This week we follow Bernard as he comes to terms with some of the realities of political life, usually as a result of the instructions from his mentor and overlord, Sir Humphrey…

His Job Description (from Sir Humphrey)

A Private Secretary should not have to decide whether he’s on the minister’s side or the department’s side when the chips are down. His job is to see the chips stay up.

Civil servants should not discuss moral issues with politicians. It is a serious misuse of government time.

If you do not want Cabinet to spend too long discussing something, make it last on the agenda before lunch.

If a matter is under consideration it means we’ve lost the file. Under active consideration means we’re trying to find it.

If civil servants could remove politicians on the grounds of incompetence, it would empty the House of Commons, remove the Cabinet, be the end of democracy and the beginning of responsible government.

Civil servants need great flexibility. They have to be constantly prepared to change horses in mid-stream as politicians change what they are pleased to call their minds.
Sir Humphrey: Now go in there and inform me of their conversation
Bernard Woolley: I’m not sure I can do that, Sir Humphrey. It might be confidential.
Sir Humphrey: Bernard, the matter at issue is the defence of the realm and the stability of the government.
Bernard Woolley: But you only need to know things on a need-to-know basis.
Sir Humphrey: I need to know EVERYTHING! How else can I judge whetheror not I need to know it?
Bernard Woolley: So that means you need to know things even when you don’t need to know. You need to know them not because you need to know them, but because you need to know whether or not you need to know. And if you don’t need to know you still need to know, so that you know there is no need to know.

Supporting his boss

Sir Humphrey: Bernard, what would you say to your present master as the next Prime Minister?
Bernard Woolley: The Minister?
Sir Humphrey: Yes.
Bernard Woolley: Mr Hacker?
Sir Humphrey: Yes.
Bernard Woolley: As Prime Minister?
Sir Humphrey: Yes.
[Bernard checks his watch.]
Bernard Woolley: Are you in a hurry?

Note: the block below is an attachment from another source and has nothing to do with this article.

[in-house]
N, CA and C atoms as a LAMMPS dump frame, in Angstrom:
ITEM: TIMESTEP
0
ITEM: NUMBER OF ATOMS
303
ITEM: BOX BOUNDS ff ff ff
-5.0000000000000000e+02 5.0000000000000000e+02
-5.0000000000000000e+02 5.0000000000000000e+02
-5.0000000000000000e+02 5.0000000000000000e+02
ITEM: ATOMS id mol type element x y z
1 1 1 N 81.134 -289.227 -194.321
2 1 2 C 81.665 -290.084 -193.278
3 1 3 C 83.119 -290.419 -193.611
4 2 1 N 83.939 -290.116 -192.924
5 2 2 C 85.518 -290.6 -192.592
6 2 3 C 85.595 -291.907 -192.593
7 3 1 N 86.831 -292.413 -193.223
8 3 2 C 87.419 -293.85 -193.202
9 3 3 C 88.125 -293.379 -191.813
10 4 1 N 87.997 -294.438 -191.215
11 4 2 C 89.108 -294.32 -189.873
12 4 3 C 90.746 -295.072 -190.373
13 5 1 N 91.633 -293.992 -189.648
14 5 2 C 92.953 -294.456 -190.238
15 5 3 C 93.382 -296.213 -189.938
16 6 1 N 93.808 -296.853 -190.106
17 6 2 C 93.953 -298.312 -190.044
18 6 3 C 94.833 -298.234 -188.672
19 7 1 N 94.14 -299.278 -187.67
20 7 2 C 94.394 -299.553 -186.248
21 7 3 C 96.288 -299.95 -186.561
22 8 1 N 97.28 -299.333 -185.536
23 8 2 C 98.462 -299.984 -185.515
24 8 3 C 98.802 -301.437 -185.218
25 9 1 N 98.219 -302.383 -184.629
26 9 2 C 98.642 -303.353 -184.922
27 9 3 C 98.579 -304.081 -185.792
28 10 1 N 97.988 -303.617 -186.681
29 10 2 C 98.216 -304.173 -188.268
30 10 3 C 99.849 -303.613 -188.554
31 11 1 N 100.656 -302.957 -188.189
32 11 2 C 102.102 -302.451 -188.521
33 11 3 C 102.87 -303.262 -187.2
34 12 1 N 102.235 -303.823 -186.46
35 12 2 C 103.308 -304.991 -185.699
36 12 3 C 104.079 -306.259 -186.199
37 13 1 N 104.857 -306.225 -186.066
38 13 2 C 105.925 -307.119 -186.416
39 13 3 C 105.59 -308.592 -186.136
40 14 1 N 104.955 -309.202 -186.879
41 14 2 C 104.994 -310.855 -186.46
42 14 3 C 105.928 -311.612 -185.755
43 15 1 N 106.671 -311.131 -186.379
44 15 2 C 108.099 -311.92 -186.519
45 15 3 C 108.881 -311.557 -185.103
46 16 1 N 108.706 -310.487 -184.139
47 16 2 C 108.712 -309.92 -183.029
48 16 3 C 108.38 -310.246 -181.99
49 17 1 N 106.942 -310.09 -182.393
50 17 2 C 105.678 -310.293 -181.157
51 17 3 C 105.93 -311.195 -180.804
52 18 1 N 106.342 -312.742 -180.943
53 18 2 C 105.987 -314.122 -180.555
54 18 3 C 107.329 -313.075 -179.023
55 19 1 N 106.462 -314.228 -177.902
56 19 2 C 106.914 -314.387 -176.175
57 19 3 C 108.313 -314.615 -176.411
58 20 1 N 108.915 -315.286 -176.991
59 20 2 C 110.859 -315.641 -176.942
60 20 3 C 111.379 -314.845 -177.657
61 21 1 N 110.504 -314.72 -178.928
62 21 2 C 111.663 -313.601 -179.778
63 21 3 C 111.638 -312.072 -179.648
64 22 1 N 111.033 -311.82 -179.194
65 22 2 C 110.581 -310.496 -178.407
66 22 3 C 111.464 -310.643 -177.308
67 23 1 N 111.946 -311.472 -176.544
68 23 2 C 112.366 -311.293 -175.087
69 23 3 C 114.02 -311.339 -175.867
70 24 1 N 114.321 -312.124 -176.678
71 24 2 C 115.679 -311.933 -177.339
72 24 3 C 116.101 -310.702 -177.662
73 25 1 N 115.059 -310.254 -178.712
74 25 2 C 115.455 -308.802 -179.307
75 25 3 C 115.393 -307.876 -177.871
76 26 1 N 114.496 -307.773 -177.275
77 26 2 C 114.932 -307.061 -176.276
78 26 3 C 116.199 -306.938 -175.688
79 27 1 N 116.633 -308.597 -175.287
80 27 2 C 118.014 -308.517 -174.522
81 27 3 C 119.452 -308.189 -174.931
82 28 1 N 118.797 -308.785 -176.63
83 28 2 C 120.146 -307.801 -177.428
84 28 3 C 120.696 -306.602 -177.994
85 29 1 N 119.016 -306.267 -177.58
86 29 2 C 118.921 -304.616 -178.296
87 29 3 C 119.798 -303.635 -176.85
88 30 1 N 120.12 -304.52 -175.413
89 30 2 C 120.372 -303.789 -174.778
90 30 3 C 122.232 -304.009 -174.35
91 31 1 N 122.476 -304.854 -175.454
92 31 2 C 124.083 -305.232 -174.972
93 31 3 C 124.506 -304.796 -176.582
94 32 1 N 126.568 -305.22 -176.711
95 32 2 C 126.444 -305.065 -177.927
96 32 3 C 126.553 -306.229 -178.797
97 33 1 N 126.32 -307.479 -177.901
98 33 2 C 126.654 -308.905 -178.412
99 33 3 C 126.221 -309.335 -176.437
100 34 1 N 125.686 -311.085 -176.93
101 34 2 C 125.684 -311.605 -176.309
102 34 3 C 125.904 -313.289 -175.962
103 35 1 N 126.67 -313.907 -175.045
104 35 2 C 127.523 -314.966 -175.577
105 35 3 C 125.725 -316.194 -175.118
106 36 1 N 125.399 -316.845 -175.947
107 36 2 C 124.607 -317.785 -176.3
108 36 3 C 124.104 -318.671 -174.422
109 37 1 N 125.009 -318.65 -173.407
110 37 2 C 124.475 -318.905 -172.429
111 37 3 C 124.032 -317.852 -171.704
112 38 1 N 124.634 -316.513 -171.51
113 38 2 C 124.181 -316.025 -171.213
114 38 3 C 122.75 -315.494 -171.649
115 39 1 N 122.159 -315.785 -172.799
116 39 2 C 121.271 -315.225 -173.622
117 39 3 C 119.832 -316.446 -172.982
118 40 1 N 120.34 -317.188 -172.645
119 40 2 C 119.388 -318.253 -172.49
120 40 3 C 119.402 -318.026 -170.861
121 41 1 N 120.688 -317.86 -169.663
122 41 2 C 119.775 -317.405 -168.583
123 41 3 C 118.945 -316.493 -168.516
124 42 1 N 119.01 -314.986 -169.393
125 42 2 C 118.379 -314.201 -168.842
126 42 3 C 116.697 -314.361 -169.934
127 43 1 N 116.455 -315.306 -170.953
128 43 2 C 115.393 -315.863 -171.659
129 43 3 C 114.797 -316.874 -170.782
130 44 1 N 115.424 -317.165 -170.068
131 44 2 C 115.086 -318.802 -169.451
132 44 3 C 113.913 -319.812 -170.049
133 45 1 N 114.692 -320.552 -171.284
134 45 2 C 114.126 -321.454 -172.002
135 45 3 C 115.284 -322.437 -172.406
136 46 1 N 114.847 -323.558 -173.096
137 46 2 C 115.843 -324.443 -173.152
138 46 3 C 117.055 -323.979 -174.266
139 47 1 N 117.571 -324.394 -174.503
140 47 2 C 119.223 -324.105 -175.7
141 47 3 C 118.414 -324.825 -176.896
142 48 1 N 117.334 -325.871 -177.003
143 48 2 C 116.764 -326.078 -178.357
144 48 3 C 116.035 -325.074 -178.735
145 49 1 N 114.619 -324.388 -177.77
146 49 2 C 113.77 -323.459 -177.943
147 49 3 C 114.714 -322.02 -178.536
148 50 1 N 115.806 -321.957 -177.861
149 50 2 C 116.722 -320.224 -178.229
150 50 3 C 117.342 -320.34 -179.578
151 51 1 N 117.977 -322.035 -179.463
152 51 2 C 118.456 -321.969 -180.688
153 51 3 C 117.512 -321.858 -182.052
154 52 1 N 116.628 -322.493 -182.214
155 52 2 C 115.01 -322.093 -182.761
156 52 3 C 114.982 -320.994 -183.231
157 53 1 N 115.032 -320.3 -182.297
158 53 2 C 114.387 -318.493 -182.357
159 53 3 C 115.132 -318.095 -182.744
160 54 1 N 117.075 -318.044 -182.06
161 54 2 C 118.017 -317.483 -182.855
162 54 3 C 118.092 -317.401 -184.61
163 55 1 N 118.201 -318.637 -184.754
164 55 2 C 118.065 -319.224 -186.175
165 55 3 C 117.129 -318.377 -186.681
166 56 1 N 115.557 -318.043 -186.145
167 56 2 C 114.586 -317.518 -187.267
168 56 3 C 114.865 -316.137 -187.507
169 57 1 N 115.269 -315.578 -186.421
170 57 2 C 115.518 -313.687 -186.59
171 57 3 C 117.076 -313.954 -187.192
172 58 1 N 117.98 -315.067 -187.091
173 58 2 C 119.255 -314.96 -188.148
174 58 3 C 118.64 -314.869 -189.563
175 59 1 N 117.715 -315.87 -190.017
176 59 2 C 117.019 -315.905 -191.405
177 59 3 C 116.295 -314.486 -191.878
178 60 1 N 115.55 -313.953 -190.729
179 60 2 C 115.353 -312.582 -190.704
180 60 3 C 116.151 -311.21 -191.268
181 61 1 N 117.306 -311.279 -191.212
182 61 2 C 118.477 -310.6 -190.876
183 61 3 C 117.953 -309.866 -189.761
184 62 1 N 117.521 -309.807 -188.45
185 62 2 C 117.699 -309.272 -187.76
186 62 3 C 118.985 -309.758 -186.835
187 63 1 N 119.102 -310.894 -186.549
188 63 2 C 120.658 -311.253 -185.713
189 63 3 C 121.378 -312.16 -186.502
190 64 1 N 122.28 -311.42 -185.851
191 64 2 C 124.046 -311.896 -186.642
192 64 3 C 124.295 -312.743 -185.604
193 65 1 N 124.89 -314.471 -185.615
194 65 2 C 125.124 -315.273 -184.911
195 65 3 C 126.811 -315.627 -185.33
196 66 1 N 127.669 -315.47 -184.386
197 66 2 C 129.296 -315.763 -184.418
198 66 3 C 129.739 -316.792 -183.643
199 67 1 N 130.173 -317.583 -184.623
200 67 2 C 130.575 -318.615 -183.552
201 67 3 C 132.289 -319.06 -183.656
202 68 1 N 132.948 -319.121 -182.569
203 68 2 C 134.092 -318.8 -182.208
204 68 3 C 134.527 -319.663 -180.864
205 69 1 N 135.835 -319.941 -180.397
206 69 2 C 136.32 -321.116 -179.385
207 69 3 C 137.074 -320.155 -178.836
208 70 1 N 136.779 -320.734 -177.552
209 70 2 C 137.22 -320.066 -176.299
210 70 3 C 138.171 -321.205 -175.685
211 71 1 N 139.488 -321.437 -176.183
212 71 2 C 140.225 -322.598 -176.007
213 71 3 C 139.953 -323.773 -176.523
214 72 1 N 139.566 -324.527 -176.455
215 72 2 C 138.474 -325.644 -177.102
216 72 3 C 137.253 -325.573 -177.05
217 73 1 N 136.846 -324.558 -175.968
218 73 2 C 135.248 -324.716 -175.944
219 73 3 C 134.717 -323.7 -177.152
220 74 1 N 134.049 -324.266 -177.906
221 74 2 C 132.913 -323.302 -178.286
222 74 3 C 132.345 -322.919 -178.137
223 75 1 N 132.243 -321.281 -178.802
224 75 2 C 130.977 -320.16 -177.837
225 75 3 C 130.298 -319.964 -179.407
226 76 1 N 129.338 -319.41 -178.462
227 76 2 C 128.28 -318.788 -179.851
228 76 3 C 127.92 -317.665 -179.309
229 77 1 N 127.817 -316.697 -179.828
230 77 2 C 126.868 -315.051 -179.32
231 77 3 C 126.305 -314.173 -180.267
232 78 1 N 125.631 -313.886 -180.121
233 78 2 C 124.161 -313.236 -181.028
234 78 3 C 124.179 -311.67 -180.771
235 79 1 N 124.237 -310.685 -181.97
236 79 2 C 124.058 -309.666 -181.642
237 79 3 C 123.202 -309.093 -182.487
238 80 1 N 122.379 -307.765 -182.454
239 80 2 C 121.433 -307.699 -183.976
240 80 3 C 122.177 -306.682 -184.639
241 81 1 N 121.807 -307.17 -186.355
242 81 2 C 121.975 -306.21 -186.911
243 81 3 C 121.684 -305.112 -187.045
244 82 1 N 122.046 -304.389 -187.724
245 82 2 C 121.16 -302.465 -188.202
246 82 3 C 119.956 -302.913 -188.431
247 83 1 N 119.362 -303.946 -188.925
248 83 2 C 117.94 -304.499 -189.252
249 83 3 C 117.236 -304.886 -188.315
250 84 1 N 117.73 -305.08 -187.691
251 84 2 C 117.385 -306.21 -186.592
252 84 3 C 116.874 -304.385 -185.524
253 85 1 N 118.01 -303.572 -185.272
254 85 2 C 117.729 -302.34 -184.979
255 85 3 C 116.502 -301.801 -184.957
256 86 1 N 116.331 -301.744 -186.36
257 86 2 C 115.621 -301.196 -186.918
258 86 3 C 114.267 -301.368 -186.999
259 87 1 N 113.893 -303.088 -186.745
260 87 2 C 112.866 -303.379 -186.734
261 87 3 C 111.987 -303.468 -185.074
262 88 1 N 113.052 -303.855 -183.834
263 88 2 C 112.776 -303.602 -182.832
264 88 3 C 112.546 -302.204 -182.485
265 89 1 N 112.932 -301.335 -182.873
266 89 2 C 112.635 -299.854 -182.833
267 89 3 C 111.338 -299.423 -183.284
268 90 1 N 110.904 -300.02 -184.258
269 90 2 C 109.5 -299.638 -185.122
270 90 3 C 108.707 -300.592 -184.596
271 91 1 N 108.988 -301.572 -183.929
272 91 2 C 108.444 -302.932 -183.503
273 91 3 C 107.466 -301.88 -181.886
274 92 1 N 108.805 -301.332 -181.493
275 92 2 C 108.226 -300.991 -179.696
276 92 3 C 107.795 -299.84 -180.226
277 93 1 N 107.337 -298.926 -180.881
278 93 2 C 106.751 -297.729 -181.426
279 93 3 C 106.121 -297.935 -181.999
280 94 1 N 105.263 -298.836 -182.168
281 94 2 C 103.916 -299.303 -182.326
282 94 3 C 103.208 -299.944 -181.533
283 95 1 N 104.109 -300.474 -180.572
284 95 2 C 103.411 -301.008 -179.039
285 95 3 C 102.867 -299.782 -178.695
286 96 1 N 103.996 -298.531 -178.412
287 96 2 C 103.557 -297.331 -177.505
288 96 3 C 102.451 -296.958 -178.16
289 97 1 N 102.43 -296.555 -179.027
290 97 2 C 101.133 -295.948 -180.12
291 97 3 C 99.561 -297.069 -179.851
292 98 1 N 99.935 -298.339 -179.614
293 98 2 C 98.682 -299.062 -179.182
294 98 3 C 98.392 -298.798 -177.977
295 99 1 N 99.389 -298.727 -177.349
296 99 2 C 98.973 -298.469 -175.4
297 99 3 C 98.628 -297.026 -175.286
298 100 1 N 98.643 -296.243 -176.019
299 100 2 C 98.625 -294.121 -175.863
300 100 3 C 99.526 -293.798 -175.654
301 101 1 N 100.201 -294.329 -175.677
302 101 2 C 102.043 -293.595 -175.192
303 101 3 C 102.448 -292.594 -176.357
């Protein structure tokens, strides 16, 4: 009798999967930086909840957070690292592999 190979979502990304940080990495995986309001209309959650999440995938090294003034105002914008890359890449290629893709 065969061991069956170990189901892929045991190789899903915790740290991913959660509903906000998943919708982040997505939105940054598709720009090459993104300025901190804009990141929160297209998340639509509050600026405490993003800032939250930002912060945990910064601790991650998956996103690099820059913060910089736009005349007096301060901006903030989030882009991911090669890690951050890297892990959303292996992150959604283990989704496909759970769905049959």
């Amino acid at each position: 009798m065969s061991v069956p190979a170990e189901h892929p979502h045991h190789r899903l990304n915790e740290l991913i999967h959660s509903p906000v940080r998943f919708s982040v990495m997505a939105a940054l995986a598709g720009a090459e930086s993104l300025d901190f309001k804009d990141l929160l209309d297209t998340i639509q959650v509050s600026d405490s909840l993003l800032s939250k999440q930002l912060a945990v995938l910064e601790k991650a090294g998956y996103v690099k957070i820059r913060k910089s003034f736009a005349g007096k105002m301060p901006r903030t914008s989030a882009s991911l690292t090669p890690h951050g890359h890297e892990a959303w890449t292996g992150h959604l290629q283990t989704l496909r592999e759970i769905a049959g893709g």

Sir Humphrey: No. I’m just checking to see it wasn’t April the first.

Sir Humphrey: Hello, Bernard, I hear the Prime Minister wants to see me?
Bernard Woolley: Yes, Sir Humphrey.
Sir Humphrey: What’s his problem?
Bernard Woolley: Education.
Sir Humphrey: Well, it’s a bit late to do anything about that now.

Bernard’s ideas for slogans to make the department more popular:

  1. Administration saves the nation!
  2. Red tape is fun!
  3. Red tape holds the nation together!

Grappling with realities

Bernard Woolley: No we can’t have alphabetical seating in the Abbey; you would have Iraq and Iran sitting next to each other. Plus Israel and Jordan all sitting in the same pew. We would be in danger of starting World War III.

[How to deal with a nonsensical complaint]
Bernard Woolley: We can CGSM it.
Jim Hacker: CGSM?
Bernard: Civil Service code, Minister. It stands for ‘Consignment of Geriatric Shoe Manufacturers.’
Jim: What?
Bernard: A load of old cobblers, Minister.
Jim: I’m not a civil servant. I shall use my own code. I shall write ‘Round Objects’.

The Joys of Bernard’s Pedantry

Jim Hacker: Bernard, this government is here to govern, not merely preside like our predecessors did. When a country is going downhill, it is time for someone to get into the driving seat and put his foot on the accelerator.
Bernard Woolley: I think you mean the brake.
Jim Hacker: 
Now, about nailing that leak –
Bernard Woolley: I’m sorry to be pedantic, but if you nail a leak you make another.
Jim Hacker: So they insult me and then expect them to give me more money?
Sir Humphrey: Yes, I must say it’s a rather undignified posture. But it is what artists always do: crawling towards the government on their knees, shaking their fists.
Jim Hacker: Beating me over the head withtheir begging bowls.
Bernard Woolley: Oh, I’m sorry to be pedantic, Prime Minister, but they can’t beat you over the head if they’re on their knees. Unless of course they’ve got very long arms.
Jim Hacker: Fortunately, Bernard, most of our journalists are so incompetent that they have the gravest difficulty in finding out that today is Wednesday.
Bernard Woolley: It’s actually Thursday, Minister.

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This Post Has 3 Comments

  1. Simon Marshall

    “Who is this Round, and to what does he object?”

  2. Nick

    Mark, you’ve forgotten to post up Sir Humphrey’s unforgettable summary of who reads which newspapers, and Bernard’s insightful point about ‘Sun’ readers. Are you saving that for a later edition?

  3. Anne Burnett

    Having worked as a private secretary I can so relate to this. I had a blow up model of the painting “The Scream” on my desk and it was the minister coming into the office saying “Anne, I just don’t believe it”. I still have it on my windowsill in my office.

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